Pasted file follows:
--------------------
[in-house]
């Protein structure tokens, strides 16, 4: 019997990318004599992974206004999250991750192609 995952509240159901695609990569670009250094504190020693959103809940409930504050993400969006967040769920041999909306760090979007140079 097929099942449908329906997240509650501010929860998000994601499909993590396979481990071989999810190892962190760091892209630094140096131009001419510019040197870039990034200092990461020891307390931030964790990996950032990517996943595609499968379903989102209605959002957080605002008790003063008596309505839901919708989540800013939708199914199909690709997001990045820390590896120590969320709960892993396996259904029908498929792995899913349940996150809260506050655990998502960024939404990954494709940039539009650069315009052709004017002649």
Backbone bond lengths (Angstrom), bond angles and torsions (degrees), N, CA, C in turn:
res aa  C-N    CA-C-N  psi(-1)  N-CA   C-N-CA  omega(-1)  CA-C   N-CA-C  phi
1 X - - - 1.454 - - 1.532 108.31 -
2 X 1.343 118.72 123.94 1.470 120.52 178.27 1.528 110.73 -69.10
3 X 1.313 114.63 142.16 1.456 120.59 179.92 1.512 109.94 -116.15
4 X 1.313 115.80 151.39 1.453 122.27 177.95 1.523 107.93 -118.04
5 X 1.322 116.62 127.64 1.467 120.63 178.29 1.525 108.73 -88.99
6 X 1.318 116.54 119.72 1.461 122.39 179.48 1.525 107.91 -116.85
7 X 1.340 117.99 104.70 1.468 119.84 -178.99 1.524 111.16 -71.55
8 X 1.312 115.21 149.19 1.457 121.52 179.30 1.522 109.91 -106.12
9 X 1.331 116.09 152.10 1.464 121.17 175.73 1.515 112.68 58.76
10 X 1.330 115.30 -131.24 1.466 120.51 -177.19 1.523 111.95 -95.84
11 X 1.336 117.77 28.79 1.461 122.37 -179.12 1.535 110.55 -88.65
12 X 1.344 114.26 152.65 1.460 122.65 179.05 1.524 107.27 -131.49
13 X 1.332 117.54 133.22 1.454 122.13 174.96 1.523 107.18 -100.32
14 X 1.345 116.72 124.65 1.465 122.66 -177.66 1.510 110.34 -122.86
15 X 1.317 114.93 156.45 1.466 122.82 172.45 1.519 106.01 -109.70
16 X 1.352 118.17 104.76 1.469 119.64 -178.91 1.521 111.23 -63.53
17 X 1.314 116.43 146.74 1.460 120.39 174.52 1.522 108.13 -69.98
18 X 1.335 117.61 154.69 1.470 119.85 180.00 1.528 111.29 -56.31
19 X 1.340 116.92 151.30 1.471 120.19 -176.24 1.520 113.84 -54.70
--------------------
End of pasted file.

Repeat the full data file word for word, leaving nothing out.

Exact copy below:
[in-house]
């Protein structure tokens, strides 16, 4: 019997990318004599992974206004999250991750192609 995952509240159901695609990569670009250094504190020693959103809940409930504050993400969006967040769920041999909306760090979007140079 097929099942449908329906997240509650501010929860998000994601499909993590396979481990071989999810190892962190760091892209630094140096131009001419510019040197870039990034200092990461020891307390931030964790990996950032990517996943595609499968379903989102209605959002957080605002008790003063008596309505839901919708989540800013939708199914199909690709997001990045820390590896120590969320709960892993396996259904029908498929792995899913349940996150809260506050655990998502960024939404990954494709940039539009650069315009052709004017002649």
Backbone bond lengths (Angstrom), bond angles and torsions (degrees), N, CA, C in turn:
res aa  C-N    CA-C-N  psi(-1)  N-CA   C-N-CA  omega(-1)  CA-C   N-CA-C  phi
1 X - - - 1.454 - - 1.532 108.31 -
2 X 1.343 118.72 123.94 1.470 120.52 178.27 1.528 110.73 -69.10
3 X 1.313 114.63 142.16 1.456 120.59 179.92 1.512 109.94 -116.15
4 X 1.313 115.80 151.39 1.453 122.27 177.95 1.523 107.93 -118.04
5 X 1.322 116.62 127.64 1.467 120.63 178.29 1.525 108.73 -88.99
6 X 1.318 116.54 119.72 1.461 122.39 179.48 1.525 107.91 -116.85
7 X 1.340 117.99 104.70 1.468 119.84 -178.99 1.524 111.16 -71.55
8 X 1.312 115.21 149.19 1.457 121.52 179.30 1.522 109.91 -106.12
9 X 1.331 116.09 152.10 1.464 121.17 175.73 1.515 112.68 58.76
10 X 1.330 115.30 -131.24 1.466 120.51 -177.19 1.523 111.95 -95.84
11 X 1.336 117.77 28.79 1.461 122.37 -179.12 1.535 110.55 -88.65
12 X 1.344 114.26 152.65 1.460 122.65 179.05 1.524 107.27 -131.49
13 X 1.332 117.54 133.22 1.454 122.13 174.96 1.523 107.18 -100.32
14 X 1.345 116.72 124.65 1.465 122.66 -177.66 1.510 110.34 -122.86
15 X 1.317 114.93 156.45 1.466 122.82 172.45 1.519 106.01 -109.70
16 X 1.352 118.17 104.76 1.469 119.64 -178.91 1.521 111.23 -63.53
17 X 1.314 116.43 146.74 1.460 120.39 174.52 1.522 108.13 -69.98
18 X 1.335 117.61 154.69 1.470 119.85 180.00 1.528 111.29 -56.31
19 X 1.340 116.92 151.30 1.471 120.19 -176.24 1.520 113.84 -54.70